Info and Facts about Platypus: The most unusual animal on the planet

Electric Field

When the first complete skin of a duckbill platypus arrived at the British Museum in 1798, the curators thought it a hoax.

Thick fur, webbed forefeet and a ducklike bill? Too bizarre.


Even after recognizing the platypus as a new species, taxonomists debated its proper place in the animal hierarchy.

Found only in Australia, it lays eggs like a reptile yet has milk glands like a mammal, swims like a duck but has the fur of a beaver.

Ornithorhynchus anatinus was finally assigned to the monotreme order of mammals, but it has never stopped bemusing zoologists.

Now, scientists report that the platypus is plugged in: it can sense electrical fields, the first higher vertebrate found to have that ability.

When a platypus dives underwater, a flap of skin covers its eyes and ears and valves shut off its nostrils, leaving only the bill to locate food.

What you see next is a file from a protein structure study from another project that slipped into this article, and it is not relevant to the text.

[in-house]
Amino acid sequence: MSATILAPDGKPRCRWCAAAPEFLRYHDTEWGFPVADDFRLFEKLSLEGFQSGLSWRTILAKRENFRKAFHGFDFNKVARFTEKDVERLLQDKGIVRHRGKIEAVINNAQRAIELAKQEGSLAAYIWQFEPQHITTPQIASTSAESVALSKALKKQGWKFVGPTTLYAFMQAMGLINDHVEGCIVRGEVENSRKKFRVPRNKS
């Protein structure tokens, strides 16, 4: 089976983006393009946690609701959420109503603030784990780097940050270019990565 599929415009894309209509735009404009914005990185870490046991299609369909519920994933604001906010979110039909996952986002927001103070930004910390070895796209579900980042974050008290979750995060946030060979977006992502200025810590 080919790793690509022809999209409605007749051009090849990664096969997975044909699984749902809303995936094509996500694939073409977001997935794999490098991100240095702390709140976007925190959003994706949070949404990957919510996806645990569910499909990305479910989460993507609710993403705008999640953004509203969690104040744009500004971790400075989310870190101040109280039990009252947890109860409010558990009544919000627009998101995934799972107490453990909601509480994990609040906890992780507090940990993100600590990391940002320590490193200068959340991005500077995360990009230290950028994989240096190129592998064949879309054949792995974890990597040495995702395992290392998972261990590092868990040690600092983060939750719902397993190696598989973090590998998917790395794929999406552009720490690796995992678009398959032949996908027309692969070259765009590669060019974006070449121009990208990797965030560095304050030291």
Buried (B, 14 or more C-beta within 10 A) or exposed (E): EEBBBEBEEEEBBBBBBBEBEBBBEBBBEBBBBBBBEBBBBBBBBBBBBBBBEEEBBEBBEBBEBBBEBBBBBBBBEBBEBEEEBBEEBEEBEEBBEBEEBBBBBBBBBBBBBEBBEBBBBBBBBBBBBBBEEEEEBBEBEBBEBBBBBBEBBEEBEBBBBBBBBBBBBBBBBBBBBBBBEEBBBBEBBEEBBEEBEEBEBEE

Biologists had thought the bill was purely tactile, feeling the currents stirred up by moving prey.

  • When they placed a miniature 1.5-volt alkaline battery at the bottom of a pool, a platypus found and attacked it, seizing it with rapid snaps of the bill 88 out of 88 times. 
  • And when platypuses had a choice between a live battery, a dead battery and a shrimp tail, they showed a clear preference for the active battery.
  • Finally, when the researchers switched on an electrical field behind a hollow brick, the animals turned over the brick, as if searching for food, more than twice as often as they did when the field was switched off.

By stimulating the platypus's bill with electrodes and simultaneously monitoring its brain for activity, the researchers established that it is indeed the bill that senses electric fields.